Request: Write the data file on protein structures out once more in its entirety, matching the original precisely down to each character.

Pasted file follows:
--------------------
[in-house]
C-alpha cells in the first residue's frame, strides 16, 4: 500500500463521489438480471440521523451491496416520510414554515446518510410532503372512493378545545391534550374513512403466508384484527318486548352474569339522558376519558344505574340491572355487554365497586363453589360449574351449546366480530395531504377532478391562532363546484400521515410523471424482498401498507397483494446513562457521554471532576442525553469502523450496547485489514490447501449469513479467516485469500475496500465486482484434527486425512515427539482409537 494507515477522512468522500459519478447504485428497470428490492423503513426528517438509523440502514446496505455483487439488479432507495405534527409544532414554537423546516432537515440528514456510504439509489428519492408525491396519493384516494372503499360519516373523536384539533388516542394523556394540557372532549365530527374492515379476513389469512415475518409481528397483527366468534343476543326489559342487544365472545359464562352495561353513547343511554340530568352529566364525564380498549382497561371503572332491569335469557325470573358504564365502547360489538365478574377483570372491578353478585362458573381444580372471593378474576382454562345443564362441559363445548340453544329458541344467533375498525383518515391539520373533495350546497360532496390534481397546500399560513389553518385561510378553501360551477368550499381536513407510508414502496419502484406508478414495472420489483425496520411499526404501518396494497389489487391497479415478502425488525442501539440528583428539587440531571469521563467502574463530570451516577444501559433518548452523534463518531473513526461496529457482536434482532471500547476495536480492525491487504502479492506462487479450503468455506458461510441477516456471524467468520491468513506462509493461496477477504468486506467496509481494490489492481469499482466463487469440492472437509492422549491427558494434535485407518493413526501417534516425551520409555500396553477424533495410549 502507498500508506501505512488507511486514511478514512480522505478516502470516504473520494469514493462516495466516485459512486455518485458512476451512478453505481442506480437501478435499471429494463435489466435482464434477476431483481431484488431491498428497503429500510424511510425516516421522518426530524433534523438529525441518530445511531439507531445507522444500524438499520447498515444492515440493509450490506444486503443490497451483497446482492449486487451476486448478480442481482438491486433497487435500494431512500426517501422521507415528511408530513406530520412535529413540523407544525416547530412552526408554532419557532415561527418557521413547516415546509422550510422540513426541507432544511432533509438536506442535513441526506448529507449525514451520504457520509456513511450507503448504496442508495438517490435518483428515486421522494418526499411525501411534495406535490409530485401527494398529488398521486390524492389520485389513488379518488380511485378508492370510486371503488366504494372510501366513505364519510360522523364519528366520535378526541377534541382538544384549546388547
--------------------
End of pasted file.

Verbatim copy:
[in-house]
C-alpha cells in the first residue's frame, strides 16, 4: 500500500463521489438480471440521523451491496416520510414554515446518510410532503372512493378545545391534550374513512403466508384484527318486548352474569339522558376519558344505574340491572355487554365497586363453589360449574351449546366480530395531504377532478391562532363546484400521515410523471424482498401498507397483494446513562457521554471532576442525553469502523450496547485489514490447501449469513479467516485469500475496500465486482484434527486425512515427539482409537 494507515477522512468522500459519478447504485428497470428490492423503513426528517438509523440502514446496505455483487439488479432507495405534527409544532414554537423546516432537515440528514456510504439509489428519492408525491396519493384516494372503499360519516373523536384539533388516542394523556394540557372532549365530527374492515379476513389469512415475518409481528397483527366468534343476543326489559342487544365472545359464562352495561353513547343511554340530568352529566364525564380498549382497561371503572332491569335469557325470573358504564365502547360489538365478574377483570372491578353478585362458573381444580372471593378474576382454562345443564362441559363445548340453544329458541344467533375498525383518515391539520373533495350546497360532496390534481397546500399560513389553518385561510378553501360551477368550499381536513407510508414502496419502484406508478414495472420489483425496520411499526404501518396494497389489487391497479415478502425488525442501539440528583428539587440531571469521563467502574463530570451516577444501559433518548452523534463518531473513526461496529457482536434482532471500547476495536480492525491487504502479492506462487479450503468455506458461510441477516456471524467468520491468513506462509493461496477477504468486506467496509481494490489492481469499482466463487469440492472437509492422549491427558494434535485407518493413526501417534516425551520409555500396553477424533495410549 502507498500508506501505512488507511486514511478514512480522505478516502470516504473520494469514493462516495466516485459512486455518485458512476451512478453505481442506480437501478435499471429494463435489466435482464434477476431483481431484488431491498428497503429500510424511510425516516421522518426530524433534523438529525441518530445511531439507531445507522444500524438499520447498515444492515440493509450490506444486503443490497451483497446482492449486487451476486448478480442481482438491486433497487435500494431512500426517501422521507415528511408530513406530520412535529413540523407544525416547530412552526408554532419557532415561527418557521413547516415546509422550510422540513426541507432544511432533509438536506442535513441526506448529507449525514451520504457520509456513511450507503448504496442508495438517490435518483428515486421522494418526499411525501411534495406535490409530485401527494398529488398521486390524492389520485389513488379518488380511485378508492370510486371503488366504494372510501366513505364519510360522523364519528366520535378526541377534541382538544384549546388547